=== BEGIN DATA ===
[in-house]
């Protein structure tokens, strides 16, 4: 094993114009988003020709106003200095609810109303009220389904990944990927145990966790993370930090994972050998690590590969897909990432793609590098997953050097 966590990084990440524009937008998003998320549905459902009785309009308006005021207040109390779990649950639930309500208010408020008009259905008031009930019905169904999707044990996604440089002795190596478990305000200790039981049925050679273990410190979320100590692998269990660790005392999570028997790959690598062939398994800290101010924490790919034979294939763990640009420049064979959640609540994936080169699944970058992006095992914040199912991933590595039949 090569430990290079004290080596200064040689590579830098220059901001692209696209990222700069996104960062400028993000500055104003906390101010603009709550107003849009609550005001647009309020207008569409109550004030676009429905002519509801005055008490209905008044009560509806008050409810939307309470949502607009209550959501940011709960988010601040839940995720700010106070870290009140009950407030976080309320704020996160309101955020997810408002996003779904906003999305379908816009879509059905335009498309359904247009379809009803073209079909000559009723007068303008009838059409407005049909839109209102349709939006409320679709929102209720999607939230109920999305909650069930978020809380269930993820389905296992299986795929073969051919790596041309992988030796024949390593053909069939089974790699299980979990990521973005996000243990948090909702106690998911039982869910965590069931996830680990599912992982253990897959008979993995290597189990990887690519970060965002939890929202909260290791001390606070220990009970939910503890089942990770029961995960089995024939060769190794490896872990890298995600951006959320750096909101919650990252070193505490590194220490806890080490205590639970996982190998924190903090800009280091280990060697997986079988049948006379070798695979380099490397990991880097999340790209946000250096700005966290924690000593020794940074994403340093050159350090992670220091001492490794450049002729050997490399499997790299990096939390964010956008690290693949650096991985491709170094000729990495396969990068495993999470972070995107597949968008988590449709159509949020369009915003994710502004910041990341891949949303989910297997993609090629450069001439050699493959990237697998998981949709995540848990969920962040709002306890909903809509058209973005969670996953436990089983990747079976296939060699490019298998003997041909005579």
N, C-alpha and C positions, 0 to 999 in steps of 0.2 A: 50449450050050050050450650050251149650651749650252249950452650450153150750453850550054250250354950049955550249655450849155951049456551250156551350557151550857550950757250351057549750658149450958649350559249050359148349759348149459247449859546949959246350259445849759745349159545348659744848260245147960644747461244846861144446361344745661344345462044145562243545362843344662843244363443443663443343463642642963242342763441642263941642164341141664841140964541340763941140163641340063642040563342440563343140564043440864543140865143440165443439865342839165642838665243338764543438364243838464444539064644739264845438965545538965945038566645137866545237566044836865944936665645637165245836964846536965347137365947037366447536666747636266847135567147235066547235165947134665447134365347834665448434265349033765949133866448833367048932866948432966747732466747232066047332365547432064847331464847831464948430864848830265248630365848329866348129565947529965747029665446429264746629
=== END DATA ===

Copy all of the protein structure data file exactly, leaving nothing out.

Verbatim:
[in-house]
């Protein structure tokens, strides 16, 4: 094993114009988003020709106003200095609810109303009220389904990944990927145990966790993370930090994972050998690590590969897909990432793609590098997953050097 966590990084990440524009937008998003998320549905459902009785309009308006005021207040109390779990649950639930309500208010408020008009259905008031009930019905169904999707044990996604440089002795190596478990305000200790039981049925050679273990410190979320100590692998269990660790005392999570028997790959690598062939398994800290101010924490790919034979294939763990640009420049064979959640609540994936080169699944970058992006095992914040199912991933590595039949 090569430990290079004290080596200064040689590579830098220059901001692209696209990222700069996104960062400028993000500055104003906390101010603009709550107003849009609550005001647009309020207008569409109550004030676009429905002519509801005055008490209905008044009560509806008050409810939307309470949502607009209550959501940011709960988010601040839940995720700010106070870290009140009950407030976080309320704020996160309101955020997810408002996003779904906003999305379908816009879509059905335009498309359904247009379809009803073209079909000559009723007068303008009838059409407005049909839109209102349709939006409320679709929102209720999607939230109920999305909650069930978020809380269930993820389905296992299986795929073969051919790596041309992988030796024949390593053909069939089974790699299980979990990521973005996000243990948090909702106690998911039982869910965590069931996830680990599912992982253990897959008979993995290597189990990887690519970060965002939890929202909260290791001390606070220990009970939910503890089942990770029961995960089995024939060769190794490896872990890298995600951006959320750096909101919650990252070193505490590194220490806890080490205590639970996982190998924190903090800009280091280990060697997986079988049948006379070798695979380099490397990991880097999340790209946000250096700005966290924690000593020794940074994403340093050159350090992670220091001492490794450049002729050997490399499997790299990096939390964010956008690290693949650096991985491709170094000729990495396969990068495993999470972070995107597949968008988590449709159509949020369009915003994710502004910041990341891949949303989910297997993609090629450069001439050699493959990237697998998981949709995540848990969920962040709002306890909903809509058209973005969670996953436990089983990747079976296939060699490019298998003997041909005579």
N, C-alpha and C positions, 0 to 999 in steps of 0.2 A: 50449450050050050050450650050251149650651749650252249950452650450153150750453850550054250250354950049955550249655450849155951049456551250156551350557151550857550950757250351057549750658149450958649350559249050359148349759348149459247449859546949959246350259445849759745349159545348659744848260245147960644747461244846861144446361344745661344345462044145562243545362843344662843244363443443663443343463642642963242342763441642263941642164341141664841140964541340763941140163641340063642040563342440563343140564043440864543140865143440165443439865342839165642838665243338764543438364243838464444539064644739264845438965545538965945038566645137866545237566044836865944936665645637165245836964846536965347137365947037366447536666747636266847135567147235066547235165947134665447134365347834665448434265349033765949133866448833367048932866948432966747732466747232066047332365547432064847331464847831464948430864848830265248630365848329866348129565947529965747029665446429264746629